The problem affects 37% of all smartphones in the world.

The Taiwanese company MediaTek, which manufactures a wide range of chips for smartphones and other IoT devices, has released security updates to eliminate dangerous vulnerabilities that could allow malicious Android applications to record audio and spy on phone owners.

Three issues were fixed in October (CVE-2021-0661, CVE-2021-0662 and CVE-2021-0663), and the fourth (CVE-2021-0673) will receive a fix next month. MediaTek chips contain a special AI processing unit (APU) and an audio signal processor (Digital signal processor, DSP) to improve multimedia performance and reduce processor load. APU and DSP have individual microprocessor architecture, which makes MediaTek DSP a challenging target for cybersecurity research. Experts from Check Point were able to reverse engineer the MediaTek audio processor, identifying several vulnerabilities.

Malicious applications installed on the device can interact with the MediaTek audio driver. Applications can send malicious messages to the MediaTek firmware in order to gain control of the driver, and then use it to eavesdrop on any audio stream passing through the device.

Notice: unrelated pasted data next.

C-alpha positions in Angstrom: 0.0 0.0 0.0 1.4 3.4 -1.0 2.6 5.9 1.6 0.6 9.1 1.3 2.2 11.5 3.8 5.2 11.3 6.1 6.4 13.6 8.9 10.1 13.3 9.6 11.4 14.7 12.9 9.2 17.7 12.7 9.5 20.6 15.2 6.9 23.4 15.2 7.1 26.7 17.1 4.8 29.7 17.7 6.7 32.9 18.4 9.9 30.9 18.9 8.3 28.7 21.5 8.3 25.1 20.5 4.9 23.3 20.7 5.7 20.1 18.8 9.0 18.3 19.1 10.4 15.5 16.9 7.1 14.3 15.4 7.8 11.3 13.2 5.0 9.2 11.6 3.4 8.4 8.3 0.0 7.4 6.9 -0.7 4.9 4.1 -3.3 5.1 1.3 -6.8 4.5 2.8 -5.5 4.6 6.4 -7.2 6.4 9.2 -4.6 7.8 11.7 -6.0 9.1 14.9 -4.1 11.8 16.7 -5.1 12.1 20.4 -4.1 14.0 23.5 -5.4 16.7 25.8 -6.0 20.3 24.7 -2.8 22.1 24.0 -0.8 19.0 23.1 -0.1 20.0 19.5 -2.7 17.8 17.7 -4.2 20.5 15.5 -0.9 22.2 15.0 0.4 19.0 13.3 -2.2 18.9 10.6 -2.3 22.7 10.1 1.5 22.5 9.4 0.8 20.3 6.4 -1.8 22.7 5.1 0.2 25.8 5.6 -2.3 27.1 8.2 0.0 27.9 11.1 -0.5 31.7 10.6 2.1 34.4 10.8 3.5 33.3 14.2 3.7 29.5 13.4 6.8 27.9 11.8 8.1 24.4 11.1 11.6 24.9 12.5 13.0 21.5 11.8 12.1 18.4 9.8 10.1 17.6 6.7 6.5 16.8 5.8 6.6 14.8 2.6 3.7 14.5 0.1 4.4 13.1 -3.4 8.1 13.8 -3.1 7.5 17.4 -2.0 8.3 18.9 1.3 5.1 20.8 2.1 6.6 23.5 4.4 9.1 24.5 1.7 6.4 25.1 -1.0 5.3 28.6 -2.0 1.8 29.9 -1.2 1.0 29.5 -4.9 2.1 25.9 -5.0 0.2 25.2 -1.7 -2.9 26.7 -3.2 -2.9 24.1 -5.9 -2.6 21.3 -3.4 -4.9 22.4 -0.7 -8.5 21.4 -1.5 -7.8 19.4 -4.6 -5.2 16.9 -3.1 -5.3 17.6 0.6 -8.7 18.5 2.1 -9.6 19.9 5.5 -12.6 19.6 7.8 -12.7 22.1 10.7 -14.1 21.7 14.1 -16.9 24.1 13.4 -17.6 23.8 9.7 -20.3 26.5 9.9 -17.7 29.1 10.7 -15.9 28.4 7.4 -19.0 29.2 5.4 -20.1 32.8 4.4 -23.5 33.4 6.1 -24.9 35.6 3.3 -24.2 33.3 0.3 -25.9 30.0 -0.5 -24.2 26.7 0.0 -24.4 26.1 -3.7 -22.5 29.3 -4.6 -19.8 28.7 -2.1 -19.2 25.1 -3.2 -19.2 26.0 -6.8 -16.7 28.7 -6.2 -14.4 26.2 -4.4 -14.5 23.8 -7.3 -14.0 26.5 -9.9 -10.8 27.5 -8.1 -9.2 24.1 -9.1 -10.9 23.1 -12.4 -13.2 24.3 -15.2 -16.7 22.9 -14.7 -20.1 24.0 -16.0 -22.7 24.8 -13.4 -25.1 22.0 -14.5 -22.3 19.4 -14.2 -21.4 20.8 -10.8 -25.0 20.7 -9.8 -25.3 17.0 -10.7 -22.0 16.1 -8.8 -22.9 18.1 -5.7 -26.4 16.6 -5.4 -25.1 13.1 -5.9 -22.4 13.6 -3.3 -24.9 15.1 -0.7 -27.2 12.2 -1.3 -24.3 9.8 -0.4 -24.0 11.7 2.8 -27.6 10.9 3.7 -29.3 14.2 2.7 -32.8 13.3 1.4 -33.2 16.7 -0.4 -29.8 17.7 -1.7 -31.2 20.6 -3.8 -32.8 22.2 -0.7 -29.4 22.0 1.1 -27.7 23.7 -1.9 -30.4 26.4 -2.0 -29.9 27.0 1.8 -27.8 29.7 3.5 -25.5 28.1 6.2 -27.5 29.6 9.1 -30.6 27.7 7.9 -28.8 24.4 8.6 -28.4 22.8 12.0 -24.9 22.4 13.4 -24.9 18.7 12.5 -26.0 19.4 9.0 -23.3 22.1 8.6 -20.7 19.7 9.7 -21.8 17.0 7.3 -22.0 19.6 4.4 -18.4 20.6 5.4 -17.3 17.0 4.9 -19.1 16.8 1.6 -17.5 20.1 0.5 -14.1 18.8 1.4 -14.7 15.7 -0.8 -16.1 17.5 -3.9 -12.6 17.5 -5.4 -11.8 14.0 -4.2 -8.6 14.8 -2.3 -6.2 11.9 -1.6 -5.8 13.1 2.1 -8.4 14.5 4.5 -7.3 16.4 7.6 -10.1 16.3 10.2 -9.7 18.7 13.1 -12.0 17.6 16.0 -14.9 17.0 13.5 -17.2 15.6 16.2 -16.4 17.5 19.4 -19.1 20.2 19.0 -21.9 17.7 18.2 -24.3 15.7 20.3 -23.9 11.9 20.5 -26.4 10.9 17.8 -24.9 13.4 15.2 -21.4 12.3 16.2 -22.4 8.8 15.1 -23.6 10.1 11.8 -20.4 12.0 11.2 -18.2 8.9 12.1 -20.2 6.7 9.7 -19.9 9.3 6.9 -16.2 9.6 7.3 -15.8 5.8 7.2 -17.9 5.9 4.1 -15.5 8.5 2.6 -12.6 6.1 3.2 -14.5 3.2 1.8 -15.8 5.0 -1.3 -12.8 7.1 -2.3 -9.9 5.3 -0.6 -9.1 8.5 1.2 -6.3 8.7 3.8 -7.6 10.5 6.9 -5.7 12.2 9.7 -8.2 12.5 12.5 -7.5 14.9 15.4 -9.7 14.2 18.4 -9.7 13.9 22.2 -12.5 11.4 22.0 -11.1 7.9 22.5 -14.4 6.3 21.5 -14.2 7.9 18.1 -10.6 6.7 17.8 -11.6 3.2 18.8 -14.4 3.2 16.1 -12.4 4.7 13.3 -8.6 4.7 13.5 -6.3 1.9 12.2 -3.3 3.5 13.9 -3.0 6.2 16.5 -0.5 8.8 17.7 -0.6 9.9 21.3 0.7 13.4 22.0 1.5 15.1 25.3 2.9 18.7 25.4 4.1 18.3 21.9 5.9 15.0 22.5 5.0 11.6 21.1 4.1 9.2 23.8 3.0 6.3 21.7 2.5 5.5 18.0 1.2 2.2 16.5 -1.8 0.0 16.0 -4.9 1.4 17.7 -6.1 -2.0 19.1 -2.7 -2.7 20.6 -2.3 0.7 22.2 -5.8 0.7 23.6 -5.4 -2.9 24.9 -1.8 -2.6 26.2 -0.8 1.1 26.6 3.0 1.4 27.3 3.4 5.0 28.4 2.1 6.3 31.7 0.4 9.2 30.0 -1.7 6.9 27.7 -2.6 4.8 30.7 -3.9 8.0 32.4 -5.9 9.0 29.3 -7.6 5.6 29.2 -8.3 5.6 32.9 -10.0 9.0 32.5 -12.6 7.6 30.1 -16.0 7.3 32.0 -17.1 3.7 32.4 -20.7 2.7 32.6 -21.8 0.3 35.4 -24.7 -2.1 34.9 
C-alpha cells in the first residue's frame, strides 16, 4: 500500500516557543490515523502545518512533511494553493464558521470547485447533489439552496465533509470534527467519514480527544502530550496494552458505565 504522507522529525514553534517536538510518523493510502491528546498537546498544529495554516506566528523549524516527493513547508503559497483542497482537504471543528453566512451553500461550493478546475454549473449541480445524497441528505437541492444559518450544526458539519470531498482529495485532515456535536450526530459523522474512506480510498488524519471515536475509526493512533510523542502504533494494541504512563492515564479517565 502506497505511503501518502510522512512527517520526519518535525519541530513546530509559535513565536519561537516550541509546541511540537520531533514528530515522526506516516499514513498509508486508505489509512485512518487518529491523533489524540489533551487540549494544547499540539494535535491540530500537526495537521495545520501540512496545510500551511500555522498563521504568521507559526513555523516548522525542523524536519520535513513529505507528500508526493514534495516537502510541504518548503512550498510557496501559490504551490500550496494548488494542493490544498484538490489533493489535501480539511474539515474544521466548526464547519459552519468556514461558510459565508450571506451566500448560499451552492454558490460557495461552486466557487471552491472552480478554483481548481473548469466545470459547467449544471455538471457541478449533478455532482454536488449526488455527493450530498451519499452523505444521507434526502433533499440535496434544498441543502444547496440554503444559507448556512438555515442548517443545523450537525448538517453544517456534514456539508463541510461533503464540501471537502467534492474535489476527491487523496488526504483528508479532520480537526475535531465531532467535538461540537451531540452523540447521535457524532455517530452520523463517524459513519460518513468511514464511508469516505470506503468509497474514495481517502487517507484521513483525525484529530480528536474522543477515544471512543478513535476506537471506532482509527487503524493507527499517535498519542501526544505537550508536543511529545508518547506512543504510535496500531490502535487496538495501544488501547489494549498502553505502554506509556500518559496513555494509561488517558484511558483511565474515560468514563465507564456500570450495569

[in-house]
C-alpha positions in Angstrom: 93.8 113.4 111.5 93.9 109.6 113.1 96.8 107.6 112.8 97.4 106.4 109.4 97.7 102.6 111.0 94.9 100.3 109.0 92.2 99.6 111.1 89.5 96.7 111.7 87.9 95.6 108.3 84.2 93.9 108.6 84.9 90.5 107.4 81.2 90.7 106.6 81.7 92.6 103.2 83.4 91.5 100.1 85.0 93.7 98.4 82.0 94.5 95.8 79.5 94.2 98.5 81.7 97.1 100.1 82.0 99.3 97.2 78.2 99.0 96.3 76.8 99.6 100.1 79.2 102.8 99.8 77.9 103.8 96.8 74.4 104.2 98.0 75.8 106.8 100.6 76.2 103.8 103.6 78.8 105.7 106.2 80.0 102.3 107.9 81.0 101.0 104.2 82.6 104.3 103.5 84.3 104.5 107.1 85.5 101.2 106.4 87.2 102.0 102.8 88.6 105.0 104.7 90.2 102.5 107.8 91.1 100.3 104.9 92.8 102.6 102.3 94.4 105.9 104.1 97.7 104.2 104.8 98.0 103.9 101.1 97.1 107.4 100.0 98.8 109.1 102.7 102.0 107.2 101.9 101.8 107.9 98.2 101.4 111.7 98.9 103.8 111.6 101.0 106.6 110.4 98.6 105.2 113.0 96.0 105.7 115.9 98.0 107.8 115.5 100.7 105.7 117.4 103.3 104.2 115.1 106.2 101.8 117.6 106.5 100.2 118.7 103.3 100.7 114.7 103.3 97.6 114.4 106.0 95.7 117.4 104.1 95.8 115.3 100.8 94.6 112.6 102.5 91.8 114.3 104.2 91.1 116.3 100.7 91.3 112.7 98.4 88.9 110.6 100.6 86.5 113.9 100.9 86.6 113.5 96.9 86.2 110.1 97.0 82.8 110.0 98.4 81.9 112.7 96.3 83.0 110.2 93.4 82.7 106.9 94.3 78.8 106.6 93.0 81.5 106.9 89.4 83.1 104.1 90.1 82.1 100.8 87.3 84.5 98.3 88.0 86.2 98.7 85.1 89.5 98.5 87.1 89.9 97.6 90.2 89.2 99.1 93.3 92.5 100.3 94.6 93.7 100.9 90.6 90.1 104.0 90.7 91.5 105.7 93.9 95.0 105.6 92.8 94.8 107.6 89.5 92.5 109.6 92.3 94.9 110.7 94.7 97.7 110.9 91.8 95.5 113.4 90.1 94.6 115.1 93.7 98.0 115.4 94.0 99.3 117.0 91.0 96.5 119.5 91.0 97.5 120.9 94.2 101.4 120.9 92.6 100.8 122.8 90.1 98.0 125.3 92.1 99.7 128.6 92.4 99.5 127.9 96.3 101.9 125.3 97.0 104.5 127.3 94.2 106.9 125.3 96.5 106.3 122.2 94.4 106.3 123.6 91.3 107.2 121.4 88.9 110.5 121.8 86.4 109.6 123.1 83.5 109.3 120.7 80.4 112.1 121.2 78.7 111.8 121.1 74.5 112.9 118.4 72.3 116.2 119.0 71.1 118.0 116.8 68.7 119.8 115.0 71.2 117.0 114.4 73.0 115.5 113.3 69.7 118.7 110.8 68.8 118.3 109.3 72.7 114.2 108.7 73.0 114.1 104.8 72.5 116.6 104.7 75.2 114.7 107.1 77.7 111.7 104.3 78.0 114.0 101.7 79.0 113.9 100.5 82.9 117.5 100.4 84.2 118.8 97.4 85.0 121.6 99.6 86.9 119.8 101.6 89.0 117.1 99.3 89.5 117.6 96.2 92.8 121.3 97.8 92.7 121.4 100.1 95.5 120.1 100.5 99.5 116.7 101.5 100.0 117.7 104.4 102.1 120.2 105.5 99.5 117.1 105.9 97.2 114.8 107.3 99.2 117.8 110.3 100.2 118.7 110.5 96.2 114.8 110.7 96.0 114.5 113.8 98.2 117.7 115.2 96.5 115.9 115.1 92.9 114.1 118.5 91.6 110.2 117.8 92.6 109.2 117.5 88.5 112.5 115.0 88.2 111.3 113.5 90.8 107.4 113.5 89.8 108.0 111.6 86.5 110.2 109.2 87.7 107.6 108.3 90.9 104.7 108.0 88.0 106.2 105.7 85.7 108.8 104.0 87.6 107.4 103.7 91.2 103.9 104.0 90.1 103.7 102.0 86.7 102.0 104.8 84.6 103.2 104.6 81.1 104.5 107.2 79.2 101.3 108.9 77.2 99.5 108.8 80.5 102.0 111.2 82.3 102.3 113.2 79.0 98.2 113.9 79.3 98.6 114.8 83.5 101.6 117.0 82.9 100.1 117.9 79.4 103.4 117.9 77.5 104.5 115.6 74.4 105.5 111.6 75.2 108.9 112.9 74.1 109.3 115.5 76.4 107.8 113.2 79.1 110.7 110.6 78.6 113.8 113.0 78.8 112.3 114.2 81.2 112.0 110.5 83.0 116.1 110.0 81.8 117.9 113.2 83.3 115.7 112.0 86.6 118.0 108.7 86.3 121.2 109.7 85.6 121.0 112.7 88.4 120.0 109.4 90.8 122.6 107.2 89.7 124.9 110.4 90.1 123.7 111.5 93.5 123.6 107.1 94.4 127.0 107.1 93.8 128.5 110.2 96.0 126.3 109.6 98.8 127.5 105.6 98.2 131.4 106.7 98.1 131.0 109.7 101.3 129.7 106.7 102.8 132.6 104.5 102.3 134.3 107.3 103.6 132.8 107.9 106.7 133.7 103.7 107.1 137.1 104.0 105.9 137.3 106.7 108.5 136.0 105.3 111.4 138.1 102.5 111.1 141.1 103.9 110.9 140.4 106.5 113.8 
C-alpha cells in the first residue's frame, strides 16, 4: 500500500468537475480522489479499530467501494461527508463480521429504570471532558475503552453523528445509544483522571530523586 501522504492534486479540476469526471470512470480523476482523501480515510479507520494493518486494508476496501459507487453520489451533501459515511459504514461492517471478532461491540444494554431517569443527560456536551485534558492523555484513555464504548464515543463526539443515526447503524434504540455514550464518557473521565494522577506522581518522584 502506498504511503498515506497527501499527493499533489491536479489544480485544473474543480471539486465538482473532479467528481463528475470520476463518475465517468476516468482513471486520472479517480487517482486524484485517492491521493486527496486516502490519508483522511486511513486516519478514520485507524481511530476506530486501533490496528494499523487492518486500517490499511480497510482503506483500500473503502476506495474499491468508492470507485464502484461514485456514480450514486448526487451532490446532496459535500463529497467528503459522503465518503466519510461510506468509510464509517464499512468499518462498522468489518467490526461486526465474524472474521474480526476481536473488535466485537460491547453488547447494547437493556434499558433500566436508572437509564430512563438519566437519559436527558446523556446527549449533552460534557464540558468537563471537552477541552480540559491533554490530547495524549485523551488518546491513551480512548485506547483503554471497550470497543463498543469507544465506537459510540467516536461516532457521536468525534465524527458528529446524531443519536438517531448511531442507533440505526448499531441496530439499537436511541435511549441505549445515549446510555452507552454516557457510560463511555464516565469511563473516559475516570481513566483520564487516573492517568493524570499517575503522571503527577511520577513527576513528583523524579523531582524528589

The vulnerabilities prevent attackers from connecting to microphones, but once audio data passes through the MediaTek driver, it can be recorded, including phone calls, WhatsApp calls, browser videos and video players.

To date, MediaTek chips are installed on about 37% of all smartphones in the world, and vulnerabilities represent a huge attack surface for any malicious application and malware developer.

According to representatives of MediaTek, there is currently no evidence that vulnerabilities were exploited in real attacks.

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